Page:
Late last year VisionTek released a USB 3.0 Flash drive called the Visiontek USB 3.0 Pocket SSD Drive that offers up to 455MB/s read and 440MB/s write on sequential file transfers when used on a system that supports the USB Attached SCSI Protocol (UASP). The drive is also rated at up to 39,000 IOPS for random 4K performance, so you could actually use this USB 3.0 drive as a Windows To Go bootable USB drive if you wanted to! VisionTek was able to get these speeds by pairing the time tested and proven SandForce SF-2281 controller along with “Tier 1” high quality NAND Flash memory components. Basically, VisionTek has basically placed all the components of a Solid-State Drive (SSD) in pocket-sized USB storage drive.
The VisionTek USB 3.0 Pocket SSD is available in 120GB and 240GB capacities. Keep in mind that these drives feature 7% over provisioning, so they actually contain 128GB and 256GB of NAND Flash on each drive. You won’t be able to ever access this reserved space though as it is used for real-time redundancy and error correction.
When it comes to pricing you are looking at about $100 for the 120GB drive ($0.83 per Gigabyte) or $175 for the 240GB drive ($0.73 per Gigabyte). To be 100% transparent with our readers there is a drive that looks exactly like this one on the market from Mushkin called the Ventura Ultra. The Mushkin Ventura Ultra boasts the same controller, has similar performance specifications and costs less. Right now the Mushkin Ventura Ultra 120GB runs $75.89 shipped and the 240GB runs $131.89 shipped. These prices are about 25% lower than VisionTek and both have the same 2-year warranty term. We quizzed VisionTek about what the differences are and were told that while they do use the same housing that VisionTek, but they changed a number of things to improve the heat management/mitigation of the drive. Having all those components stored in such a small housing causes them to get rather hot, so Visiontek uses thermal adhesive to help transfer the heat from the components to the metal case for better thermal dissipation and refined the firmware to throttle the drive down if it begins to overheat. VisionTek also stated to Legit Reviews that the only use the highest quality Tier 1 NAND Flash memory on their drive. The NAND Flash can vary depending on pricing and supplies and the exact type of NAND is not listed due to this reason. VisionTek will always use the SandForce SF-2281 along with NAND Flash that meets the drives rated speeds of 455 MB/s read and 440 MB/s write.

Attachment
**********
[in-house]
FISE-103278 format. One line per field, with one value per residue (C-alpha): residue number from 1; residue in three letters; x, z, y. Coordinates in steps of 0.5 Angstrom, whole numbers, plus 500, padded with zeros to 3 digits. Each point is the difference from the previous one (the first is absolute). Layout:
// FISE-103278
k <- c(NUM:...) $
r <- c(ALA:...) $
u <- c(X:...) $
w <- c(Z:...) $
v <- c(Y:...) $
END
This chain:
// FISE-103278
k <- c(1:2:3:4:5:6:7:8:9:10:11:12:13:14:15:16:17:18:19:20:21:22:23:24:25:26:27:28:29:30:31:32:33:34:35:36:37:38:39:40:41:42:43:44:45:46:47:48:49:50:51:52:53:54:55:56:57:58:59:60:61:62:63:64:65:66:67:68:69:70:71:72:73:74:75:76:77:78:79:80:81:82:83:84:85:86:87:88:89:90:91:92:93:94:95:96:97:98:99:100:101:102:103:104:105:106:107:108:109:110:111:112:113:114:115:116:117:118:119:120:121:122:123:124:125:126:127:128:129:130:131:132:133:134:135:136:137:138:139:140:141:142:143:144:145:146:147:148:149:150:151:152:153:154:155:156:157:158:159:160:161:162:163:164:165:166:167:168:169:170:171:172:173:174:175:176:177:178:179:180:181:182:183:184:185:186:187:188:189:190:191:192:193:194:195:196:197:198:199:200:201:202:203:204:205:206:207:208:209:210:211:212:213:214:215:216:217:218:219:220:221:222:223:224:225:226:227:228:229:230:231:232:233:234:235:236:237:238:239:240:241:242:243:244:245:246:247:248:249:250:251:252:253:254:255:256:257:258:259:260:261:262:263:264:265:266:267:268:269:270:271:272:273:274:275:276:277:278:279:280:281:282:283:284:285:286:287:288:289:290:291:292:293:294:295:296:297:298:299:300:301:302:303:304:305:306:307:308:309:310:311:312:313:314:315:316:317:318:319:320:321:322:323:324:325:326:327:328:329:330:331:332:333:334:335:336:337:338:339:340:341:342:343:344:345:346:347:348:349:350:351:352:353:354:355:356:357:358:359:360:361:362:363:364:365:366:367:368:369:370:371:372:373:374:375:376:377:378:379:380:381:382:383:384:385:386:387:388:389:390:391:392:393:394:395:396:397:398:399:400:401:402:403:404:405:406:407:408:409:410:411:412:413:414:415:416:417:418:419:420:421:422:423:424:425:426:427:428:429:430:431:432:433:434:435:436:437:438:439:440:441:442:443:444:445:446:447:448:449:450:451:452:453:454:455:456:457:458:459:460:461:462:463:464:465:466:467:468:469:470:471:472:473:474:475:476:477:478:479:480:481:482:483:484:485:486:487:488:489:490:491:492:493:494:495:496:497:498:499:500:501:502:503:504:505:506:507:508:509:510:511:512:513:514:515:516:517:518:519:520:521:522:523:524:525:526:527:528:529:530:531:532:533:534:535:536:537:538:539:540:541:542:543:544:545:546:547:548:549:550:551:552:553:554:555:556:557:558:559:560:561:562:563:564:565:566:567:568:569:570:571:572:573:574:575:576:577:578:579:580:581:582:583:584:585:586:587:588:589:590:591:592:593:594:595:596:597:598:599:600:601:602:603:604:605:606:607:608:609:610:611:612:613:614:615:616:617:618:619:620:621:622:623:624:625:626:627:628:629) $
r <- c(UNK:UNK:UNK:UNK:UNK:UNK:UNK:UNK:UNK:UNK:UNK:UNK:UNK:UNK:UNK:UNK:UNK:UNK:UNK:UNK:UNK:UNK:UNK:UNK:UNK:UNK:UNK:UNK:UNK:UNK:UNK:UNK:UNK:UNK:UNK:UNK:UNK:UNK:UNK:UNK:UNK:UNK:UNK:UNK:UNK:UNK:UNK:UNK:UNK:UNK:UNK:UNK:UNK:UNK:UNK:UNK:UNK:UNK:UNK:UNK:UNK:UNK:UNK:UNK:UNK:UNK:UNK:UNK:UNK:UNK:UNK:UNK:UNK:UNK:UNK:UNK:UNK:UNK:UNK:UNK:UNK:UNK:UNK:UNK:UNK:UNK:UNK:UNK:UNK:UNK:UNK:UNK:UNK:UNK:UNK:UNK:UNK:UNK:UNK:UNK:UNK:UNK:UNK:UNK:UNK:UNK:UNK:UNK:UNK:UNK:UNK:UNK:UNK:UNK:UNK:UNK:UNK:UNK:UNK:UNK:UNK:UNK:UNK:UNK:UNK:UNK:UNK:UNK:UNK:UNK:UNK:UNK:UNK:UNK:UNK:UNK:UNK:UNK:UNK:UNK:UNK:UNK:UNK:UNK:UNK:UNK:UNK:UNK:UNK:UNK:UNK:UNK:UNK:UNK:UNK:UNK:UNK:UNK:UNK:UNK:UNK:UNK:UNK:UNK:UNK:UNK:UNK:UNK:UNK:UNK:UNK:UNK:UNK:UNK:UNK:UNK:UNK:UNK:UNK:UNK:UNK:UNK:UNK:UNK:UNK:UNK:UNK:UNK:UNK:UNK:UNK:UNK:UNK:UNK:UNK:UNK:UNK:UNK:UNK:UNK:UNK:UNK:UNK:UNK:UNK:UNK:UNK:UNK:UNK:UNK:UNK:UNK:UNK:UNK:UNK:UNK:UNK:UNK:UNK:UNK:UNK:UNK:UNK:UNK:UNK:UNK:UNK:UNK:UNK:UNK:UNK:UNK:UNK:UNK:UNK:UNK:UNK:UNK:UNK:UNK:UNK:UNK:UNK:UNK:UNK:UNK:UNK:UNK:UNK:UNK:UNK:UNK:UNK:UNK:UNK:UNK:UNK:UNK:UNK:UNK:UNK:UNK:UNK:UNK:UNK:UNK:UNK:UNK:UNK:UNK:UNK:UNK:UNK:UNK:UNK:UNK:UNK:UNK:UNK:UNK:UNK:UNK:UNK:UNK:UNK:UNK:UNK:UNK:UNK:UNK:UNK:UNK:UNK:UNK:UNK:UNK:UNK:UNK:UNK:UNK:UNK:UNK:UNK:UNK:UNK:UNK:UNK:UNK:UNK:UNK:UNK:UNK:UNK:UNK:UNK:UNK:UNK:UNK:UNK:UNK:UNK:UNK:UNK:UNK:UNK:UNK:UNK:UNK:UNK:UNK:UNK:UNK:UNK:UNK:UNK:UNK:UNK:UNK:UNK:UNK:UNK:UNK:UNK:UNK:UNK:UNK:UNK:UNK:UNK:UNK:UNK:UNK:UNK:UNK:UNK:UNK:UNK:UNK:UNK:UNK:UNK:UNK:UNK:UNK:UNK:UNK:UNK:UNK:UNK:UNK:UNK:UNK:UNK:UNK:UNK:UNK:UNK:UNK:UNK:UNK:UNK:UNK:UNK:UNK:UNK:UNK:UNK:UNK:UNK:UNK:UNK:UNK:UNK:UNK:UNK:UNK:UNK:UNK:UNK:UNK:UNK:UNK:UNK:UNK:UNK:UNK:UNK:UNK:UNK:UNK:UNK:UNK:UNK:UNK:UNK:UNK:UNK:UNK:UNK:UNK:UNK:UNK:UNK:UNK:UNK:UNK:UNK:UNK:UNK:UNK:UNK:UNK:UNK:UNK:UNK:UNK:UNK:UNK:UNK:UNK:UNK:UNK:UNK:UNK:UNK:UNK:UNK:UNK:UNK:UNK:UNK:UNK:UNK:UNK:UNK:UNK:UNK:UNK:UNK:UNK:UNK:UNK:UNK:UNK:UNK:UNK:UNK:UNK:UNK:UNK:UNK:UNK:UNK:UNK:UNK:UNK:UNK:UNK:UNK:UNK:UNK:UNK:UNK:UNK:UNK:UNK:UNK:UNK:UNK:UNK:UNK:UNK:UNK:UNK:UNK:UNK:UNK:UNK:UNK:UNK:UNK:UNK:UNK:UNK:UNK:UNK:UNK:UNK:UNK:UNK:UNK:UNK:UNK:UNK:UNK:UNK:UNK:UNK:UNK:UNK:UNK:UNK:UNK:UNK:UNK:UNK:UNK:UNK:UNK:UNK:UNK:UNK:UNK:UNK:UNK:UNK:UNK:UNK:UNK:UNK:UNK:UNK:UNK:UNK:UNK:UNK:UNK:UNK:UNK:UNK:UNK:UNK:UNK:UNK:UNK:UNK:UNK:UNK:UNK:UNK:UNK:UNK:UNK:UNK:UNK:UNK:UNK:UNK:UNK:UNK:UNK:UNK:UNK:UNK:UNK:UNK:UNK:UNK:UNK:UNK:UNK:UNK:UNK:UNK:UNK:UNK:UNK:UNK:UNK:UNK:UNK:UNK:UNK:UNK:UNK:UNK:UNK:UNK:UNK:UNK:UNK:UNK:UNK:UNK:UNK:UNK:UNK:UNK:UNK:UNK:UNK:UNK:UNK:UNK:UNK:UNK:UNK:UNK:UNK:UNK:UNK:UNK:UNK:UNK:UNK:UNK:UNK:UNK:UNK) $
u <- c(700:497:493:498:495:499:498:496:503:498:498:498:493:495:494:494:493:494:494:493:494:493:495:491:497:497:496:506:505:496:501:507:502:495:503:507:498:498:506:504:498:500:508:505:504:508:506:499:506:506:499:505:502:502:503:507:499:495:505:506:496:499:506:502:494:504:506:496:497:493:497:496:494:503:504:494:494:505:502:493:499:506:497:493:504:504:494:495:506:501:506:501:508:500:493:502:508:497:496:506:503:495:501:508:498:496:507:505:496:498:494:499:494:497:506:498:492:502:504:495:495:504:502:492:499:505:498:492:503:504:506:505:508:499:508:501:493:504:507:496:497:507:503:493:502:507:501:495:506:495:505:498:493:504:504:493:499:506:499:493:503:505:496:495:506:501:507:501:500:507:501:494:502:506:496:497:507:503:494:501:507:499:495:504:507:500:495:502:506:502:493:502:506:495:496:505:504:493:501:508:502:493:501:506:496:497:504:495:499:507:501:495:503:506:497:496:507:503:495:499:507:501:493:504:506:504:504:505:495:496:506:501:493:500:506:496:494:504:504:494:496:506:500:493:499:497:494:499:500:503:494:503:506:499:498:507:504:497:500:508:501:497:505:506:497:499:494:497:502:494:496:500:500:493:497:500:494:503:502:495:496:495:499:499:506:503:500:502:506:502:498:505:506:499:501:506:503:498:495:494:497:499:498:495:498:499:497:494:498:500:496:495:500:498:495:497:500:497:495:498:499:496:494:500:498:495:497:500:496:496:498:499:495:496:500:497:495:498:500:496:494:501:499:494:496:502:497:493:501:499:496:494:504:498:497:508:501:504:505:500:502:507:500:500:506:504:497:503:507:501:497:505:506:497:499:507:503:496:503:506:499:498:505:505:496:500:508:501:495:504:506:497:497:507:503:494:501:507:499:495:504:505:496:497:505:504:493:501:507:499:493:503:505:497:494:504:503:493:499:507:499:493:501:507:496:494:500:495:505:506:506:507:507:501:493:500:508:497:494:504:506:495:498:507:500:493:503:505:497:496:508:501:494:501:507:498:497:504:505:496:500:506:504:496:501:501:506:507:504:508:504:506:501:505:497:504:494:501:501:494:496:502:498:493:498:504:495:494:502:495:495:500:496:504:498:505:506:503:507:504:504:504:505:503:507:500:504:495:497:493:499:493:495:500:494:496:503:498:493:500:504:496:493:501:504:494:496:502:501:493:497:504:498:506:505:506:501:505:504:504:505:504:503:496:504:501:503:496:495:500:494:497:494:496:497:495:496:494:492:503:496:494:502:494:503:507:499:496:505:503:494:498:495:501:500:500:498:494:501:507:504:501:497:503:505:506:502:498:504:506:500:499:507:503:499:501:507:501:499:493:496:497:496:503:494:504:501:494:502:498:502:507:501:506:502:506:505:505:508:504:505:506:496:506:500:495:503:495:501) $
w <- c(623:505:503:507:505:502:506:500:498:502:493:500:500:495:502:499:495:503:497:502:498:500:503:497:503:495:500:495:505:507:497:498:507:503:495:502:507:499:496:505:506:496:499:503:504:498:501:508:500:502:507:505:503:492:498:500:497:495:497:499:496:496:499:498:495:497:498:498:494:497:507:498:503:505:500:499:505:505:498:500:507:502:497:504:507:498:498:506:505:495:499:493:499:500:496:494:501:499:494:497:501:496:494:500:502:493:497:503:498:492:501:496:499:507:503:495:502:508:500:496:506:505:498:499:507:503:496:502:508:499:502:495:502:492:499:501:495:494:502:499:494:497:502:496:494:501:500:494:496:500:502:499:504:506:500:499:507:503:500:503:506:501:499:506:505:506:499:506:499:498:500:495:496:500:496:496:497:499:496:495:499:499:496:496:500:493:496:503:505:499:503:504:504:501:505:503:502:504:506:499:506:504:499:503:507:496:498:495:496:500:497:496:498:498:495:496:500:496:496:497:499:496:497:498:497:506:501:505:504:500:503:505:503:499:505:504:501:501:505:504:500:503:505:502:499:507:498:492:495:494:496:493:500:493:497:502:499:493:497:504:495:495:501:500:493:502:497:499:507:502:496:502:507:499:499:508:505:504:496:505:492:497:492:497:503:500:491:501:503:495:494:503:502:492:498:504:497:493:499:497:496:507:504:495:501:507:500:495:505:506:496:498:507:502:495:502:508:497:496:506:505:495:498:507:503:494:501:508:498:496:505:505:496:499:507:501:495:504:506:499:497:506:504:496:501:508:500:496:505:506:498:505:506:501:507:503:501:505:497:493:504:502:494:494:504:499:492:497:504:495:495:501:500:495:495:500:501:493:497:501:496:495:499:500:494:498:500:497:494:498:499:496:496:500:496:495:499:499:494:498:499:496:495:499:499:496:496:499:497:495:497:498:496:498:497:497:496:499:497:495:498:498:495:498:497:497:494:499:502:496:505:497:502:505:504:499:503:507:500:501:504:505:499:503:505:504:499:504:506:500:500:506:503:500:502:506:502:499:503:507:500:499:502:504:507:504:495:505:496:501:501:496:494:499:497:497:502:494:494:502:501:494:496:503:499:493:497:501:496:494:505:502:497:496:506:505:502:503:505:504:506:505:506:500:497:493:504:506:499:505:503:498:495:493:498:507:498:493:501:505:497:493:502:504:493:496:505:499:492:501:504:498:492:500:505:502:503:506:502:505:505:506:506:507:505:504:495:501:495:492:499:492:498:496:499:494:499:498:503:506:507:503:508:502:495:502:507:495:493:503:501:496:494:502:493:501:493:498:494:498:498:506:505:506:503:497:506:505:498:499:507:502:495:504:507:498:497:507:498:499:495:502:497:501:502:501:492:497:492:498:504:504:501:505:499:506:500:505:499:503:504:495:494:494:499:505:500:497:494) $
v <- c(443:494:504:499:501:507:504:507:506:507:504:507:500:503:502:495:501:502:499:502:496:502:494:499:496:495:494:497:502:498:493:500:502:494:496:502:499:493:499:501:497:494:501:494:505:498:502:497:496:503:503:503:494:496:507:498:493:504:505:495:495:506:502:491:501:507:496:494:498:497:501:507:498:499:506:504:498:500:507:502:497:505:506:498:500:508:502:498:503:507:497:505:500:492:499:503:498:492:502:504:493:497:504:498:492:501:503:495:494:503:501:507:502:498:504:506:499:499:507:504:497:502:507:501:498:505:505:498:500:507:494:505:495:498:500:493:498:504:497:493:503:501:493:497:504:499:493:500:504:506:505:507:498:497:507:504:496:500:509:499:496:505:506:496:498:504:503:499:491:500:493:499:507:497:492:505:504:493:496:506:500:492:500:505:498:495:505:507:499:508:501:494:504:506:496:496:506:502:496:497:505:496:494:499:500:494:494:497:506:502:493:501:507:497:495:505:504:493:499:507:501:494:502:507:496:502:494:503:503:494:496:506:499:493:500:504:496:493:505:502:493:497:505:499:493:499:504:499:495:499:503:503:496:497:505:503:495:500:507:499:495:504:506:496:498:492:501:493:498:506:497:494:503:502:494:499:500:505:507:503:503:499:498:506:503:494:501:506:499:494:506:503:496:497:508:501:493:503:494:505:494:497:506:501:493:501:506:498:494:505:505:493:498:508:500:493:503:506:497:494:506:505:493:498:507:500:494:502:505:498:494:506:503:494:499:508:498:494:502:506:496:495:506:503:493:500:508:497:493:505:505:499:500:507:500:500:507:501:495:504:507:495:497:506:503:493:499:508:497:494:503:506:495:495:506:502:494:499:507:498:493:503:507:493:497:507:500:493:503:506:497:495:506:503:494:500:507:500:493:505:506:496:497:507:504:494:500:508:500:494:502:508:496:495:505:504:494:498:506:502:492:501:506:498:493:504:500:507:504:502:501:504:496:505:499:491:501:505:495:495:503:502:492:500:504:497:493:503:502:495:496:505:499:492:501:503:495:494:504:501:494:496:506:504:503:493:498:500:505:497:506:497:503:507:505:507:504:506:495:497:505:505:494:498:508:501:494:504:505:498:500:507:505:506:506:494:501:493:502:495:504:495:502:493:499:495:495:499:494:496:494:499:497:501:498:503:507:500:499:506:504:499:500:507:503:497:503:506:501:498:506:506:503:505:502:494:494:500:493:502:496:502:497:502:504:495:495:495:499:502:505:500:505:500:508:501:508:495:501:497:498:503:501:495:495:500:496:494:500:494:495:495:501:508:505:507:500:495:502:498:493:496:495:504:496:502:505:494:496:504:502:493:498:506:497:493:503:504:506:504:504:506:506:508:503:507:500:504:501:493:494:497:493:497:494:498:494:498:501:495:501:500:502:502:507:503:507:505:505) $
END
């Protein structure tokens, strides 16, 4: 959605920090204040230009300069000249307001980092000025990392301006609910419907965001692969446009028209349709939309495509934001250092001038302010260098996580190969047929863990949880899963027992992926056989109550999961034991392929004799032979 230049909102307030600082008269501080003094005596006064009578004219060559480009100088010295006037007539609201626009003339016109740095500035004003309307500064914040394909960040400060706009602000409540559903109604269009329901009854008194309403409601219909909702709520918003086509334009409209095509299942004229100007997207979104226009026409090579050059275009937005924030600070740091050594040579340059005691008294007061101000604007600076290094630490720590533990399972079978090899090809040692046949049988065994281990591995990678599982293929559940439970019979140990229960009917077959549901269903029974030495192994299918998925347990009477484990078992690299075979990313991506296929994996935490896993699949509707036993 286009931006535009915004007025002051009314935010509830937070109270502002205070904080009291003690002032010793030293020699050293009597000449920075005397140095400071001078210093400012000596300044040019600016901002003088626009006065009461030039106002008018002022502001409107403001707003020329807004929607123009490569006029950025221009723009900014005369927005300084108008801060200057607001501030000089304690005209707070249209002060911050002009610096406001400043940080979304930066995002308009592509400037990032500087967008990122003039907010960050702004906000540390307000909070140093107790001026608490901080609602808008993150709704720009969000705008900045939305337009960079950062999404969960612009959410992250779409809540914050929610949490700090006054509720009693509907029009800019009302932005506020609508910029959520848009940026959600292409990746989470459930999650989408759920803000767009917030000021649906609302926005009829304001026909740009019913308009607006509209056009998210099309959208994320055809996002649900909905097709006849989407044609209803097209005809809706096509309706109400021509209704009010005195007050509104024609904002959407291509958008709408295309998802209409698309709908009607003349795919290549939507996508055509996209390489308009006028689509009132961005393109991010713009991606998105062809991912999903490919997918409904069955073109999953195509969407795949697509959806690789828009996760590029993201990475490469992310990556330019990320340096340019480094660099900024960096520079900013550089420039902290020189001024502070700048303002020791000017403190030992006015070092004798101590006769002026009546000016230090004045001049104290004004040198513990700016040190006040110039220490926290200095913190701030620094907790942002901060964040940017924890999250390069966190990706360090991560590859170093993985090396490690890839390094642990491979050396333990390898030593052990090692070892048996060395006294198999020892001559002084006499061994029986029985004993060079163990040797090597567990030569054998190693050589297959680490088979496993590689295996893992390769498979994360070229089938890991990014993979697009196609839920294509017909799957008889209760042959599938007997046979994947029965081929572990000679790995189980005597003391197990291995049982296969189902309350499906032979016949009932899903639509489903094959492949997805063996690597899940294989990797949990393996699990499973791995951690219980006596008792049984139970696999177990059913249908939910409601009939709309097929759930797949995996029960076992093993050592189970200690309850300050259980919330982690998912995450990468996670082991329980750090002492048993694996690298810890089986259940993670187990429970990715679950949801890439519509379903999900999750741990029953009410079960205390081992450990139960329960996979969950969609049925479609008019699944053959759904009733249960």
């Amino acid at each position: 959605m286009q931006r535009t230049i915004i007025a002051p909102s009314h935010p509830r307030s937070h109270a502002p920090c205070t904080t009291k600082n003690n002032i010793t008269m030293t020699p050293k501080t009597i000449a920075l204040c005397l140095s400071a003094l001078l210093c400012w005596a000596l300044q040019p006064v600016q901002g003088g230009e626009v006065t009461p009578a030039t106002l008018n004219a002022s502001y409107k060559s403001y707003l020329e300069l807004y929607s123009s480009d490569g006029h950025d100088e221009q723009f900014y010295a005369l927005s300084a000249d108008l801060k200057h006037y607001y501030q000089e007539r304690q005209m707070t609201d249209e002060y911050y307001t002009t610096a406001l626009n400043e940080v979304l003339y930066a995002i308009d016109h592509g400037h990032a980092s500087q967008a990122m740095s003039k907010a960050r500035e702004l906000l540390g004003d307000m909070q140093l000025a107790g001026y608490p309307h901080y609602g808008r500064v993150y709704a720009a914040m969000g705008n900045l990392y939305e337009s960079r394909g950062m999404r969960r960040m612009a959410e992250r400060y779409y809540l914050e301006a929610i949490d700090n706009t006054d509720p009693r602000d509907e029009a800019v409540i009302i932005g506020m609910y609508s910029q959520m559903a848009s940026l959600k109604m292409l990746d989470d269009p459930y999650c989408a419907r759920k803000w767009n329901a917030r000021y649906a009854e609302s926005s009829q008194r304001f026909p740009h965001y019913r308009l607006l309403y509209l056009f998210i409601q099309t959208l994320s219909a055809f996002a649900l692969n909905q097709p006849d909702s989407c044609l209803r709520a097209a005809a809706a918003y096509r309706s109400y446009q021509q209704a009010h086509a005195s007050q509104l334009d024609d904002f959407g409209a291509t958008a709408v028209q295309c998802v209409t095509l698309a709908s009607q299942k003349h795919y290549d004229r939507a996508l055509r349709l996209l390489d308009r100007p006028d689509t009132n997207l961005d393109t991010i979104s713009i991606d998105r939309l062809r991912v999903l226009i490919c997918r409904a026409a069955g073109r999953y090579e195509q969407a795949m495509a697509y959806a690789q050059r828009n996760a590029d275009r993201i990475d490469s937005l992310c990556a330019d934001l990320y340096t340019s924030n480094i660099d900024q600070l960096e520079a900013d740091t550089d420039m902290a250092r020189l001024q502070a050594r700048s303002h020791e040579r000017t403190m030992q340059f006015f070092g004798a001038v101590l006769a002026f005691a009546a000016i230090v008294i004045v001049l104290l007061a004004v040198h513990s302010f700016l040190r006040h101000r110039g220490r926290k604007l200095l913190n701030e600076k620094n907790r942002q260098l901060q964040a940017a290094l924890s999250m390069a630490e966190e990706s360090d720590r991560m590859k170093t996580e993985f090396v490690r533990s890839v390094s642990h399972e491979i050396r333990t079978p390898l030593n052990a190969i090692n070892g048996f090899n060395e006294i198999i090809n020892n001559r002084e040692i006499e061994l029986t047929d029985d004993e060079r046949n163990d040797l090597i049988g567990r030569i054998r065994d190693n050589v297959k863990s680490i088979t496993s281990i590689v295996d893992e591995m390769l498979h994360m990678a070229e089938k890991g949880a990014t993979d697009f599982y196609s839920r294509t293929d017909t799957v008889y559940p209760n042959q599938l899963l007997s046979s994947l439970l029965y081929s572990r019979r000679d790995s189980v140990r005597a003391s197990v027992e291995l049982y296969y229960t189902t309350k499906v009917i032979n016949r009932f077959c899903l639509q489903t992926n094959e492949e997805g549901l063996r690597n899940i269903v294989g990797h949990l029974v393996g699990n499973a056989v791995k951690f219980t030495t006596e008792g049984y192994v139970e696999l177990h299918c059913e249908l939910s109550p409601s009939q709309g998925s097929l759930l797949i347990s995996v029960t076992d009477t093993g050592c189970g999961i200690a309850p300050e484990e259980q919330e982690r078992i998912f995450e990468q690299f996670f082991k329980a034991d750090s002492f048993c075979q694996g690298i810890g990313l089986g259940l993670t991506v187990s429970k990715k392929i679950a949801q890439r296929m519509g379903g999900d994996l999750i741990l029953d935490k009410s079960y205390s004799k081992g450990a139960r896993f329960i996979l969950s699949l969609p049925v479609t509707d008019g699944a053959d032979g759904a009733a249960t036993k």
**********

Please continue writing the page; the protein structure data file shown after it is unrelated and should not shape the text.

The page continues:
The VisionTek USB 3.0 120GB Solid State Drive measures in at roughly 93 x 13 x 24 mm in size and weighs in at 1.3 ounces or 38 grams, both of these measurements are with the cap! At nearly 3.7-inches in length we certainly wouldn’t classify this USB drive as being small, but it will easily fit in your pocket. The overall appearance of drive was found to be a bit underwhelming. The body of the drive housing is made from aircraft-grade aluminum and has sharp-90 degree corners on it. The removable cap is made from black rubber and features rounded corners. The two just don’t look like they are supposed to go together. We also noticed that the design on the side of the casing don’t perfectly line up where they meet and that there was a small gap on one side of our drive that was big enough to fit in a piece of paper that was folded in half. The one good thing about this case is that there is a lanyard hook on one end of the drive that is all metal, so there should be no one complaining about the lanyard loop breaking on this drive.
The cap of the VisionTek can be stored on the end of the drive if you aren’t using the lanyard loop on a keychain or something thick like that. The cap design is something personal, so we’ll let you decide if you love it or hate it.
On the business end you’ll find a single USB 3.0 drive header. The VisionTek USB 3.0 Pocket SSD gets all the power it needs from the SuperSpeed USB 3.0 interface and is also backwards compatible with USB 3.0 ports. Just above the USB 3.0 connector there is an LED light that glows green when the drive is powered up and flashes green when the drive is actively being used and transferring data. The overall thickness of this drive means that it is a tight fit to use on some USB ports.
On the back side of the drive there really isn’t much going on, although you can see the arrow pattern goes around the entirety of the drive and it helps improve ones grip of the drive. These deep grooves along with the rather substantial length/weight of this drive makes it hard to drop!
Let’s take a look at the test system and move along to the benchmarks!